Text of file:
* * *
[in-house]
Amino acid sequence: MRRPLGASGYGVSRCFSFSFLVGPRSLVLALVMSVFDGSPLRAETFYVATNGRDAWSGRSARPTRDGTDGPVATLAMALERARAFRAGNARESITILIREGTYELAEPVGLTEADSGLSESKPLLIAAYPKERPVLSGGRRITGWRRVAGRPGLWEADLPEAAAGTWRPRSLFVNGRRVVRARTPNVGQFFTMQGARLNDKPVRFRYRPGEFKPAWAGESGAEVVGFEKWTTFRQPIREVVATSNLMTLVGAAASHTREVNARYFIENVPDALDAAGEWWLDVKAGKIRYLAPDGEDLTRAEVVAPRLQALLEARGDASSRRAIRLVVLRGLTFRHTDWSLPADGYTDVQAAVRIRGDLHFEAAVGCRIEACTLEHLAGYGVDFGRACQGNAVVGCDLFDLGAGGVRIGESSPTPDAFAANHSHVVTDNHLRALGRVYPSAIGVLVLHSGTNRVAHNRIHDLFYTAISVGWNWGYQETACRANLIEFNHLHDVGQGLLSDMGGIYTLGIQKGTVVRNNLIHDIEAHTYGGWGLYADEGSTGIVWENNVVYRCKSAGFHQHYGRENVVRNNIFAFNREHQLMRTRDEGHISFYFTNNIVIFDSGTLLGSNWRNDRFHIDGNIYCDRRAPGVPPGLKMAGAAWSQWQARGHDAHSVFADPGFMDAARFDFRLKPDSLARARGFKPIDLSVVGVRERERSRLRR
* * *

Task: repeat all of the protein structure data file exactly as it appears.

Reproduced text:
[in-house]
Amino acid sequence: MRRPLGASGYGVSRCFSFSFLVGPRSLVLALVMSVFDGSPLRAETFYVATNGRDAWSGRSARPTRDGTDGPVATLAMALERARAFRAGNARESITILIREGTYELAEPVGLTEADSGLSESKPLLIAAYPKERPVLSGGRRITGWRRVAGRPGLWEADLPEAAAGTWRPRSLFVNGRRVVRARTPNVGQFFTMQGARLNDKPVRFRYRPGEFKPAWAGESGAEVVGFEKWTTFRQPIREVVATSNLMTLVGAAASHTREVNARYFIENVPDALDAAGEWWLDVKAGKIRYLAPDGEDLTRAEVVAPRLQALLEARGDASSRRAIRLVVLRGLTFRHTDWSLPADGYTDVQAAVRIRGDLHFEAAVGCRIEACTLEHLAGYGVDFGRACQGNAVVGCDLFDLGAGGVRIGESSPTPDAFAANHSHVVTDNHLRALGRVYPSAIGVLVLHSGTNRVAHNRIHDLFYTAISVGWNWGYQETACRANLIEFNHLHDVGQGLLSDMGGIYTLGIQKGTVVRNNLIHDIEAHTYGGWGLYADEGSTGIVWENNVVYRCKSAGFHQHYGRENVVRNNIFAFNREHQLMRTRDEGHISFYFTNNIVIFDSGTLLGSNWRNDRFHIDGNIYCDRRAPGVPPGLKMAGAAWSQWQARGHDAHSVFADPGFMDAARFDFRLKPDSLARARGFKPIDLSVVGVRERERSRLRR